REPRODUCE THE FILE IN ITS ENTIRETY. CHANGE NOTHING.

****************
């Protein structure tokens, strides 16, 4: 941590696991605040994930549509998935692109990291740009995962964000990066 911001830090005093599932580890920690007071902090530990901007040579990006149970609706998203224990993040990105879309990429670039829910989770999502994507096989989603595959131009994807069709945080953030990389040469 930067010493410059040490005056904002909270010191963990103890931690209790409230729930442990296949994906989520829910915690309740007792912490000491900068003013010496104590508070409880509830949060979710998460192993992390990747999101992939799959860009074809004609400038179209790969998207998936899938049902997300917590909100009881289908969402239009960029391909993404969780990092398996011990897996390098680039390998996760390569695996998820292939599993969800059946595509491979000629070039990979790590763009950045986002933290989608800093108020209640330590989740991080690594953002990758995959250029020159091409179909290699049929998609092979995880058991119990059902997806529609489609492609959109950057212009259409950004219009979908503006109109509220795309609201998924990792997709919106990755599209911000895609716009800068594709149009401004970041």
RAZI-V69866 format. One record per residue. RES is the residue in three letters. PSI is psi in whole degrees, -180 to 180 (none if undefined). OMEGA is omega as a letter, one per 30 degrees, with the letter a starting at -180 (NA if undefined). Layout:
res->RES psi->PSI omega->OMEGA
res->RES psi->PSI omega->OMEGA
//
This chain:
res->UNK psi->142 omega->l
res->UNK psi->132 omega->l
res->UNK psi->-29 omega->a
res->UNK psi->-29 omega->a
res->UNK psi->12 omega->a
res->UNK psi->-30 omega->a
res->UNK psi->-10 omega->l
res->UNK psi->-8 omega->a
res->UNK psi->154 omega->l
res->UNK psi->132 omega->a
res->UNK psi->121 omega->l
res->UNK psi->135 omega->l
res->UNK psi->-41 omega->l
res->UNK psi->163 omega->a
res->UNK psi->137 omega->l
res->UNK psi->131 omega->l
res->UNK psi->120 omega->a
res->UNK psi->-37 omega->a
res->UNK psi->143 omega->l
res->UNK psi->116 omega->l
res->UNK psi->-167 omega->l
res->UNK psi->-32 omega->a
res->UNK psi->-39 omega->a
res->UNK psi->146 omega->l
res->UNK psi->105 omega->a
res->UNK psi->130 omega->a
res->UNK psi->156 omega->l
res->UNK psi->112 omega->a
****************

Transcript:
């Protein structure tokens, strides 16, 4: 941590696991605040994930549509998935692109990291740009995962964000990066 911001830090005093599932580890920690007071902090530990901007040579990006149970609706998203224990993040990105879309990429670039829910989770999502994507096989989603595959131009994807069709945080953030990389040469 930067010493410059040490005056904002909270010191963990103890931690209790409230729930442990296949994906989520829910915690309740007792912490000491900068003013010496104590508070409880509830949060979710998460192993992390990747999101992939799959860009074809004609400038179209790969998207998936899938049902997300917590909100009881289908969402239009960029391909993404969780990092398996011990897996390098680039390998996760390569695996998820292939599993969800059946595509491979000629070039990979790590763009950045986002933290989608800093108020209640330590989740991080690594953002990758995959250029020159091409179909290699049929998609092979995880058991119990059902997806529609489609492609959109950057212009259409950004219009979908503006109109509220795309609201998924990792997709919106990755599209911000895609716009800068594709149009401004970041």
RAZI-V69866 format. One record per residue. RES is the residue in three letters. PSI is psi in whole degrees, -180 to 180 (none if undefined). OMEGA is omega as a letter, one per 30 degrees, with the letter a starting at -180 (NA if undefined). Layout:
res->RES psi->PSI omega->OMEGA
res->RES psi->PSI omega->OMEGA
//
This chain:
res->UNK psi->142 omega->l
res->UNK psi->132 omega->l
res->UNK psi->-29 omega->a
res->UNK psi->-29 omega->a
res->UNK psi->12 omega->a
res->UNK psi->-30 omega->a
res->UNK psi->-10 omega->l
res->UNK psi->-8 omega->a
res->UNK psi->154 omega->l
res->UNK psi->132 omega->a
res->UNK psi->121 omega->l
res->UNK psi->135 omega->l
res->UNK psi->-41 omega->l
res->UNK psi->163 omega->a
res->UNK psi->137 omega->l
res->UNK psi->131 omega->l
res->UNK psi->120 omega->a
res->UNK psi->-37 omega->a
res->UNK psi->143 omega->l
res->UNK psi->116 omega->l
res->UNK psi->-167 omega->l
res->UNK psi->-32 omega->a
res->UNK psi->-39 omega->a
res->UNK psi->146 omega->l
res->UNK psi->105 omega->a
res->UNK psi->130 omega->a
res->UNK psi->156 omega->l
res->UNK psi->112 omega->a